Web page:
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The Great and the Good: history distilled in Franz Josef Land

by Nicky Gardner

Picture above: High summer in the Arctic archipelago of Franz Josef Land (photo © Christoph Hilger / dreamstime.com).


The maps of Franz Josef Land are a cartographic journey through the royal salons of a lost era. Here is territory where the relatives of explorers are locked in cartographic alliance with a Russian princess and the Viceroy of India. We look at the cartographic legacy of early travels to Russia's largest Arctic archipelago.

Where might you find the inventor of the telephone rubbing shoulders with an English queen, a Duke of Savoy and an Austrian archduke? The answer will come easily to those readers of hidden europe who are conversant with the history of polar exploration.

It was 140 years ago this year that an Austro- Hungarian expedition stumbled entirely by chance on Franz Josef Land, the Arctic archipelago which is now Russian territory. The schooner Tegetthof set sail from Tromsø in northern Norway in summer 1872, bound for the North Pole. This was an extraordinarily ambitious venture for those days, and well predated other serious attempts to reach the Pole. The expedition was only a few weeks underway when the Tegetthof became stuck fast in pack ice. She drifted with the ice for two years, erratically wandering through the Arctic region.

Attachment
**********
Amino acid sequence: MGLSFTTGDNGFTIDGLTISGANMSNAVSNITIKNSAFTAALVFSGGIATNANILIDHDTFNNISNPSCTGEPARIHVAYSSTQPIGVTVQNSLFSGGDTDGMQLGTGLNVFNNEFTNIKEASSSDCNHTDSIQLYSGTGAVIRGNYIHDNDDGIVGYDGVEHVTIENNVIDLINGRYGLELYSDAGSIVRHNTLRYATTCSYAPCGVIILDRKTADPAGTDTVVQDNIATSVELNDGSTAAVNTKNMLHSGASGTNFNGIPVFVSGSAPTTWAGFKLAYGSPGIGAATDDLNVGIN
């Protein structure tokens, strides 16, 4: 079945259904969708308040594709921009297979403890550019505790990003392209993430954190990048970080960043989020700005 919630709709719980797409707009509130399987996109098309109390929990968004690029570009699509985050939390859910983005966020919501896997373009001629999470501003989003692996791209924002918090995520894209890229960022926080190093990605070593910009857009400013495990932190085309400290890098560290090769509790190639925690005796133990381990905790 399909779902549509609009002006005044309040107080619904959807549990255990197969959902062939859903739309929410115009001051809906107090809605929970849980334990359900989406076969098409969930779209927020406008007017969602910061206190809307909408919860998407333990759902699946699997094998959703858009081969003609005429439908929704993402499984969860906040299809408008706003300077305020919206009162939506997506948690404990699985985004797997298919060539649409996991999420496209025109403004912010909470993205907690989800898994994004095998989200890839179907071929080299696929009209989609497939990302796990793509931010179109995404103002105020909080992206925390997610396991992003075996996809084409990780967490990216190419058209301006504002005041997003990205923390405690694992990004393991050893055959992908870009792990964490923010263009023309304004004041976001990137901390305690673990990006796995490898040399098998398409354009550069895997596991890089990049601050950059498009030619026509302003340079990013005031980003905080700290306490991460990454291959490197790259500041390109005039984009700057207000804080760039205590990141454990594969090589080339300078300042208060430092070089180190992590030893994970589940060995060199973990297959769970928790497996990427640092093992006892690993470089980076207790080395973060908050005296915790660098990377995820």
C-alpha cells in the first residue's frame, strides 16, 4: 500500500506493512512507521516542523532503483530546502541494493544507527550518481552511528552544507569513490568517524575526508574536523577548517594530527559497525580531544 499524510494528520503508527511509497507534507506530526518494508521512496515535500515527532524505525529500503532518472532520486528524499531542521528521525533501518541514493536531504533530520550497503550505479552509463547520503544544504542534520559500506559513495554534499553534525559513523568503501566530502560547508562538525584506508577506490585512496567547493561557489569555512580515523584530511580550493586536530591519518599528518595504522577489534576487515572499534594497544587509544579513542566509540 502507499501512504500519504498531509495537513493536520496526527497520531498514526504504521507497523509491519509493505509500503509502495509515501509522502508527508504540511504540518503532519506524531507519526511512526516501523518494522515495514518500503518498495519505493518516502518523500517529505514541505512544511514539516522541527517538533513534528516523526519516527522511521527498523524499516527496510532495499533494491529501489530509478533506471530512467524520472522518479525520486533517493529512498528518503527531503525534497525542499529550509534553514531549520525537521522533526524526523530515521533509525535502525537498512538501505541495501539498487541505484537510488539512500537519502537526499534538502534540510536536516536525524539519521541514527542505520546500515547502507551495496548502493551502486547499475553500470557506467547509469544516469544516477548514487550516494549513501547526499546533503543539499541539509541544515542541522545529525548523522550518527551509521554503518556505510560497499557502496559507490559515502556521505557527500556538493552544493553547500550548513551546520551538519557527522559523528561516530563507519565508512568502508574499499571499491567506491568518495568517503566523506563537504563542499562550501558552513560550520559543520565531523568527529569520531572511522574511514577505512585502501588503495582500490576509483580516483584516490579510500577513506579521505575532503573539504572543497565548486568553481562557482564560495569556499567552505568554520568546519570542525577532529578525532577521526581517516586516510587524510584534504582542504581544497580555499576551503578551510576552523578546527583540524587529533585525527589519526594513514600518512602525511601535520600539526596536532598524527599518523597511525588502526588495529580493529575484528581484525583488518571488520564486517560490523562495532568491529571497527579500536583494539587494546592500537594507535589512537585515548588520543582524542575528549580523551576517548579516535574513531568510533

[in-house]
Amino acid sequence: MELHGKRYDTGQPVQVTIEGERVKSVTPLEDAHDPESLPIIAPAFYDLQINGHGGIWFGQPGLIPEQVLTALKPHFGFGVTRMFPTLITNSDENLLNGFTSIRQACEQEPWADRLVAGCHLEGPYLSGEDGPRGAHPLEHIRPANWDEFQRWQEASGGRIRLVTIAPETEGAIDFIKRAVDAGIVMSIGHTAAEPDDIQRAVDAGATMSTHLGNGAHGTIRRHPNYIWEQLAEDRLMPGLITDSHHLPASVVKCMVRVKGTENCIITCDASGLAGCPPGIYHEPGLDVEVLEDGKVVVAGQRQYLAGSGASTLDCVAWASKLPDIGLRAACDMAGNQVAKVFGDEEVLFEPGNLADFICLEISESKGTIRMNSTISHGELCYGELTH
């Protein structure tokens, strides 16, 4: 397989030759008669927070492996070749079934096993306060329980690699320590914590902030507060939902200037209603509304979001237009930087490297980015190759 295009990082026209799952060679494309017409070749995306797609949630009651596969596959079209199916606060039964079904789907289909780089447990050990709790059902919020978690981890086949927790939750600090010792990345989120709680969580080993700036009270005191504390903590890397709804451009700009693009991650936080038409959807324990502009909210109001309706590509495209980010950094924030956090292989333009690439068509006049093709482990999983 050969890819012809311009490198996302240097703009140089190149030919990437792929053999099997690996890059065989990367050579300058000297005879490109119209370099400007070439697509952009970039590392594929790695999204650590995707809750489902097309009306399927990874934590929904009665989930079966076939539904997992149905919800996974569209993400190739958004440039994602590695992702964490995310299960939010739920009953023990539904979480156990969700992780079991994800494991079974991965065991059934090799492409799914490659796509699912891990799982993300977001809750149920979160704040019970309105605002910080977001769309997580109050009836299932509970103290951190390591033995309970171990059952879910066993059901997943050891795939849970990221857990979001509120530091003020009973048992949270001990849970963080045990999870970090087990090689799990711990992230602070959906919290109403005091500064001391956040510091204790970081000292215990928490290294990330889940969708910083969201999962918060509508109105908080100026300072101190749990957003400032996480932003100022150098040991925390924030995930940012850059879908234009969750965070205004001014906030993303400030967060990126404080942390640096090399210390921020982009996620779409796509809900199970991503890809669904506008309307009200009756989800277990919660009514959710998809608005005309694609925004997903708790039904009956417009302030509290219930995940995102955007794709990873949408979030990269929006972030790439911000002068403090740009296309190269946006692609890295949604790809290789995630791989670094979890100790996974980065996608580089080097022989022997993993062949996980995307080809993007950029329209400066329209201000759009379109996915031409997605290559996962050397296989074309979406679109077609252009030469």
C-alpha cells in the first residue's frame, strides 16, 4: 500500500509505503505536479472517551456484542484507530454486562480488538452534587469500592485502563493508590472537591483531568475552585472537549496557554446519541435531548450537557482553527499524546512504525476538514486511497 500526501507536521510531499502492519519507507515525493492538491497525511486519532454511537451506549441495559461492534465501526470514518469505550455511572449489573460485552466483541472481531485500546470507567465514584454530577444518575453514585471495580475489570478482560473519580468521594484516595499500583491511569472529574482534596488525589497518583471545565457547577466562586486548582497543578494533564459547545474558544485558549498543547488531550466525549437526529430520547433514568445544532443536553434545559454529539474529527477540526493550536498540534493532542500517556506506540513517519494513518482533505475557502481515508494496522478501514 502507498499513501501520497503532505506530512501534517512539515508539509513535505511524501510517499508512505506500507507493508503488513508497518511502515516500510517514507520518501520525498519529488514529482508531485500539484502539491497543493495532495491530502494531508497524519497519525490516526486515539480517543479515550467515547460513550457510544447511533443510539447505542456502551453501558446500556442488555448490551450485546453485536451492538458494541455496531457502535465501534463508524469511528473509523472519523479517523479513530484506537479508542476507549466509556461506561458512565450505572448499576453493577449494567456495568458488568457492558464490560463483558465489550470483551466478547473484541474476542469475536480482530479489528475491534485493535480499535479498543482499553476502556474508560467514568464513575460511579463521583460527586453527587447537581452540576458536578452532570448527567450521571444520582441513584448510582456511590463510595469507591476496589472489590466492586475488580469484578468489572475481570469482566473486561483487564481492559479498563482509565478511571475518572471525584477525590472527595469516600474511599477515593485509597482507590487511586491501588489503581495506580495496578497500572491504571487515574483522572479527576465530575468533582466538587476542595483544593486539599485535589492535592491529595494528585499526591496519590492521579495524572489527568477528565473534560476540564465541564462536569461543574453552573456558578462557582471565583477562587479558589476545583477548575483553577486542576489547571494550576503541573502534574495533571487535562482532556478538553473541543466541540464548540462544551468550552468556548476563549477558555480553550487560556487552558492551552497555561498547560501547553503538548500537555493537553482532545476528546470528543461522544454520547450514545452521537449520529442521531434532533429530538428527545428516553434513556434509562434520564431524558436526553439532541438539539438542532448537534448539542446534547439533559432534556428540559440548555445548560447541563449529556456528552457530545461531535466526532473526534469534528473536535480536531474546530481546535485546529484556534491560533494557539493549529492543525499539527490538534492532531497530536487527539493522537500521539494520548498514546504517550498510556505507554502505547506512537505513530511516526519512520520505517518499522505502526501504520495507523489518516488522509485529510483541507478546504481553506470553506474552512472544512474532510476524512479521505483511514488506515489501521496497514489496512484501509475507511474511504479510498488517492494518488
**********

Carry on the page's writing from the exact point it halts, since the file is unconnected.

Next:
The hapless voyagers on board the schooner never came remotely close to the North Pole but in August 1873, their ship still encased in ice, they spotted land in the distance. They left their vessel (which was going nowhere fast) and skied ashore to explore this territory that featured on no charts. And they named it in honour of the then Habsburg Emperor Franz Joseph, wholly unaware that the archipelago on which they had chanced covered an area as large as Upper Austria. In truth, Dutch whalers and Norwegian trappers had almost certainly glimpsed some of the Franz Josef Land islands prior to the voyage of the Tegetthof, but those earlier polar travellers, inspired more by the lure of wealth than by imperial vanity, never took it upon themselves to name the islands or any of their features.

Over more than 50 years between the Tegetthof expedition and Franz Josef Land becoming part of the Soviet Union, explorers from many nations ventured to the territory, each adding their own veneer of cartographic authority — usually reflecting the national interests of the explorers themselves and often with an eye to gratifying their sponsors.

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